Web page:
Like any good workout partner, these videos will also supply you with motivational tips to keep you going!

Go to Spend Smart. Eat Smart., spendsmart.extension.iastate.edu/video-category/physical-activity/, to check them out.

High-intensity Interval Training (HIIT)

Runner

Have you heard about HIIT workouts? High-intensity Interval Training (HIIT) alternates bursts of high-intensity effort with short recovery periods. It improves overall fitness, heart health, and body fat. People of all fitness levels can try this type of training. You can use it in cycling, walking, swimming, and group exercise classes. Workouts are generally shorter. They also burn more calories in the two hours after the workout.

Visit the American College of Sports Medicine, www.acsm.org, for more information on finding an HIIT program that is right for you.

Source: American College of Sports Medicine Fitness Trends, www.acsm.org

Start Simple with MyPlate

The newly updated MyPlate website can help you put the new Dietary Guidelines for Americans, 2020–2025 into practice. To get started, go to MyPlate, www.myplate. gov. Find out if you are making every bite count by taking the MyPlate Quiz. You will receive the following free, personalized resources:

  1. Start Simple with MyPlate app will help you build healthier eating habits by setting goals. You can also sync your quiz results with the app.
  2. MyPlate Plan provides a personalized plan for what and how much to eat from each food group. Join challenges, track your progress, and earn badges to celebrate successes.
  3. MyPlate Kitchen puts your MyPlate plan into action using healthy, budget-friendly recipes.

Make Every Bite Count and Start Simple with MyPlate at MyPlate, www.myplate.gov.

Source: MyPlate, www.myplate.gov

Moving More = Better Health

Our bodies are built to move. There are many benefits to being active throughout the day. Moving your body for just 3–5 minutes every 30–60 minutes improves nearly every system in the body.

Studies show that moving for a few minutes every 30 minutes or so

  • Improves digestion,
  • Increases energy levels,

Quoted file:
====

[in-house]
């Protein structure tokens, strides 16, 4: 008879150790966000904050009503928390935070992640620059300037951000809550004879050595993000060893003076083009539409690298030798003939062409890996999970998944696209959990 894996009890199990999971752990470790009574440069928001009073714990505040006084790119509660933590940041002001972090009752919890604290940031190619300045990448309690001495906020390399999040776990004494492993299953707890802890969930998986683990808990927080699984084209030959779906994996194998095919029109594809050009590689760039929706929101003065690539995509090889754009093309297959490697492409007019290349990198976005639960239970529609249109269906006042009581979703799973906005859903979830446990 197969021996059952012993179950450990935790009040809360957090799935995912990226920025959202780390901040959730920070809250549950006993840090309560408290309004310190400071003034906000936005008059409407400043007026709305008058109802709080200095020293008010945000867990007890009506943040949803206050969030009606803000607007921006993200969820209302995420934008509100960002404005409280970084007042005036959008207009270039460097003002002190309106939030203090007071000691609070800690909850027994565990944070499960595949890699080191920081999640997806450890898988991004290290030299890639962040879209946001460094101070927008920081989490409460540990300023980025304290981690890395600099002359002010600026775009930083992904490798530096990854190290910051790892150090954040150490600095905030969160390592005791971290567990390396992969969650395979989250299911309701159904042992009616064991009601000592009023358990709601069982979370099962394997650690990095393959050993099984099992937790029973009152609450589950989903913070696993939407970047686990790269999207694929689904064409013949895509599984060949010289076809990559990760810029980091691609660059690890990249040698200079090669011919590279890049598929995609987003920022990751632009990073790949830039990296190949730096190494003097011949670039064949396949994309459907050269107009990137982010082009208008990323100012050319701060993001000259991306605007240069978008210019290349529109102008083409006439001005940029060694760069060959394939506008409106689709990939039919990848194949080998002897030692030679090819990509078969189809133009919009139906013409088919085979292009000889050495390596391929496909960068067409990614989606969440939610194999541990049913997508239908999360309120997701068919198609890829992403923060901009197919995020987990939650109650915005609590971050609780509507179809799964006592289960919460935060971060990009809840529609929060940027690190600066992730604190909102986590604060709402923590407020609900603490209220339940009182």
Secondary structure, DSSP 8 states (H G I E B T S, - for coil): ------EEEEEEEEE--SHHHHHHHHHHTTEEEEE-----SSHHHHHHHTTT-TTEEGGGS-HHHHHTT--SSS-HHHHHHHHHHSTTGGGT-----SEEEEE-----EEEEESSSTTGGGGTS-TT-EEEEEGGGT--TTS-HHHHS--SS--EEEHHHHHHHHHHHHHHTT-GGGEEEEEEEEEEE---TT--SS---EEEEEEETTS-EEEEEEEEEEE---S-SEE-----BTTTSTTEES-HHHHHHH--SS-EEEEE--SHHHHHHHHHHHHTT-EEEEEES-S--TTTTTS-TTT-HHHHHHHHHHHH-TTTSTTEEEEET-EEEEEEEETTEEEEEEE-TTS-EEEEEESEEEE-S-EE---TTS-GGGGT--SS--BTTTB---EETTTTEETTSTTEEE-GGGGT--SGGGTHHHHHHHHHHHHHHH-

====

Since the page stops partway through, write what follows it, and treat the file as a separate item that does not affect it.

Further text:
• Enhances mood,
  • Promotes better blood flow,
  • Improves posture, and
  • Increases focus.

Get your body moving by taking a stroll away from your work area. Stretch muscles that feel tense. Shake your arms and legs or do simple exercises in your workspace. For example, you could do wall push-ups, repeatedly standing from your chair.

Print this useful infographic on desk exercises, bit.ly/36X4kte!

Source: Time to Move, hr.umich.edu/benefits-wellness/health-well-being/ mhealthy/faculty-staff-well-being/physical-activity/time-move.

Personalize Your Plate

Plate, fork, and knife on table

March is National Nutrition Month. This year’s theme is “Personalize Your Plate.” There is no one-size-fts-all when it comes to nutrition. Everyone is unique! Each of us has different tastes, traditions, and budgets.

Personalize your plate to make sure every bite counts by choosing “nutrient-dense” foods. Nutrient-dense foods are those that are high in nutrients, such as vitamins and minerals, but not very high in calories. The 2020 Dietary Guidelines for Americans suggests the following:

  1. Start with personal preferences. When choosing nutrient-dense foods, be sure to think about the healthy foods you and your family truly enjoy. If you and your family enjoy the food you eat, you will be more likely to retain your healthy eating habits over time.
  2. Celebrate your food traditions! For example, if your family traditionally enjoys eating spaghetti and meatballs, make the same dish using less sodium and saturated fat. Use low-sodium sauce. Use leaner beef or ground turkey for the meatballs. Choose whole grain pasta. With a few small changes, you can still enjoy any traditional dish.
  3. Consider your budget. Healthy eating can be budget friendly and delicious. The ISU Spend Smart. Eat Smart. website, spendsmart.extension.iastate.edu, is a great source for easy, low-cost recipes.

Sources: Eat Right, bit.ly/3tHoP6T, Dietary Guidelines for Americans 2020-2025, bit.ly/3jw8NIv

Apps to Get You Back on Your Feet

Woman working at computer and looking at watch

If you sit more than 30 minutes at a time for more than six hours a day, you are at higher risk of death from all causes. Even an hour of physical activity daily cannot undo the damage caused by too much sitting.

You can lower your health risk by standing up for only a few minutes every half hour. One way to make sure you do this is to get a free reminder app for your laptop or smart phone. With a reminder app, you decide how often you want to take a break from work to stand, stretch, walk around, or do some aerobic or resistance exercises.

Visit Whole Family Living, www.wholefamilyliving.com/apps-to-helpyou-
move-more-at-work/, for a review of the many reminder apps available.

Source: National Center for Biotechnology Information, www.ncbi.nlm.nih.gov/pmc/articles/PMC3404815/